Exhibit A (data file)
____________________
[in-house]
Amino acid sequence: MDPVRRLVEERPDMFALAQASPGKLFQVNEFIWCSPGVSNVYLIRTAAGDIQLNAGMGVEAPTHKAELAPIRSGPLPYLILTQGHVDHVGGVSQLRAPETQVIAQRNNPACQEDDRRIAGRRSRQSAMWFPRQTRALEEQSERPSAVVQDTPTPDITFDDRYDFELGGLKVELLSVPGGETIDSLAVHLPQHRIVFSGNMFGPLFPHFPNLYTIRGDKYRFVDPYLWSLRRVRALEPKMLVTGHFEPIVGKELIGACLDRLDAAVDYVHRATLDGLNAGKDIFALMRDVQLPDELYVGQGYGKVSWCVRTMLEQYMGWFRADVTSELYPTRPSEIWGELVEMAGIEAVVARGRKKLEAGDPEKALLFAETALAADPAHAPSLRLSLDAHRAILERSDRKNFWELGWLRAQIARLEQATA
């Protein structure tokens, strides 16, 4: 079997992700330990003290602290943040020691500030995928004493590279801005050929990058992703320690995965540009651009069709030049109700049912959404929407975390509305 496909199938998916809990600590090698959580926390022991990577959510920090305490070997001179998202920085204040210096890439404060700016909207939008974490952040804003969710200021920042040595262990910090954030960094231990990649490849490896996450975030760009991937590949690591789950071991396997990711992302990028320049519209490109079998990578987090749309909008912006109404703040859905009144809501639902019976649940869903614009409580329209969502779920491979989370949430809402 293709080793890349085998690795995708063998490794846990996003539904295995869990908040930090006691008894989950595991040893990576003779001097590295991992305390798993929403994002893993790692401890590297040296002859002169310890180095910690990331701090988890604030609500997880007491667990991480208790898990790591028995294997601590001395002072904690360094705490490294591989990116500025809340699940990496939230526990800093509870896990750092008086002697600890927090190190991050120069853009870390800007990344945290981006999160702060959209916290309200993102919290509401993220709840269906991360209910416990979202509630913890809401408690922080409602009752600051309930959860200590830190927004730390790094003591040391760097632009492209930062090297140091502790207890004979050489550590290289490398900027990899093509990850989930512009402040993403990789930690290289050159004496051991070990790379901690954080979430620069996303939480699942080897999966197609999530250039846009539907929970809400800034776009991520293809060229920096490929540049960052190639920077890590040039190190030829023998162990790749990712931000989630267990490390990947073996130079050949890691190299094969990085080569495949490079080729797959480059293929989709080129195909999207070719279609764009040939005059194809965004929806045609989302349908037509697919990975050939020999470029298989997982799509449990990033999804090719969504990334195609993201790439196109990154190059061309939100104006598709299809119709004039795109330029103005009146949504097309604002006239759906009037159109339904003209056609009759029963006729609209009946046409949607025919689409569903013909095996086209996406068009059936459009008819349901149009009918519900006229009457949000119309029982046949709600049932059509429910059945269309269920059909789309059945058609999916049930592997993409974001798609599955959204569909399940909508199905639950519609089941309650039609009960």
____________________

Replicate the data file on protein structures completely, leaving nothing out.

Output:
[in-house]
Amino acid sequence: MDPVRRLVEERPDMFALAQASPGKLFQVNEFIWCSPGVSNVYLIRTAAGDIQLNAGMGVEAPTHKAELAPIRSGPLPYLILTQGHVDHVGGVSQLRAPETQVIAQRNNPACQEDDRRIAGRRSRQSAMWFPRQTRALEEQSERPSAVVQDTPTPDITFDDRYDFELGGLKVELLSVPGGETIDSLAVHLPQHRIVFSGNMFGPLFPHFPNLYTIRGDKYRFVDPYLWSLRRVRALEPKMLVTGHFEPIVGKELIGACLDRLDAAVDYVHRATLDGLNAGKDIFALMRDVQLPDELYVGQGYGKVSWCVRTMLEQYMGWFRADVTSELYPTRPSEIWGELVEMAGIEAVVARGRKKLEAGDPEKALLFAETALAADPAHAPSLRLSLDAHRAILERSDRKNFWELGWLRAQIARLEQATA
């Protein structure tokens, strides 16, 4: 079997992700330990003290602290943040020691500030995928004493590279801005050929990058992703320690995965540009651009069709030049109700049912959404929407975390509305 496909199938998916809990600590090698959580926390022991990577959510920090305490070997001179998202920085204040210096890439404060700016909207939008974490952040804003969710200021920042040595262990910090954030960094231990990649490849490896996450975030760009991937590949690591789950071991396997990711992302990028320049519209490109079998990578987090749309909008912006109404703040859905009144809501639902019976649940869903614009409580329209969502779920491979989370949430809402 293709080793890349085998690795995708063998490794846990996003539904295995869990908040930090006691008894989950595991040893990576003779001097590295991992305390798993929403994002893993790692401890590297040296002859002169310890180095910690990331701090988890604030609500997880007491667990991480208790898990790591028995294997601590001395002072904690360094705490490294591989990116500025809340699940990496939230526990800093509870896990750092008086002697600890927090190190991050120069853009870390800007990344945290981006999160702060959209916290309200993102919290509401993220709840269906991360209910416990979202509630913890809401408690922080409602009752600051309930959860200590830190927004730390790094003591040391760097632009492209930062090297140091502790207890004979050489550590290289490398900027990899093509990850989930512009402040993403990789930690290289050159004496051991070990790379901690954080979430620069996303939480699942080897999966197609999530250039846009539907929970809400800034776009991520293809060229920096490929540049960052190639920077890590040039190190030829023998162990790749990712931000989630267990490390990947073996130079050949890691190299094969990085080569495949490079080729797959480059293929989709080129195909999207070719279609764009040939005059194809965004929806045609989302349908037509697919990975050939020999470029298989997982799509449990990033999804090719969504990334195609993201790439196109990154190059061309939100104006598709299809119709004039795109330029103005009146949504097309604002006239759906009037159109339904003209056609009759029963006729609209009946046409949607025919689409569903013909095996086209996406068009059936459009008819349901149009009918519900006229009457949000119309029982046949709600049932059509429910059945269309269920059909789309059945058609999916049930592997993409974001798609599955959204569909399940909508199905639950519609089941309650039609009960």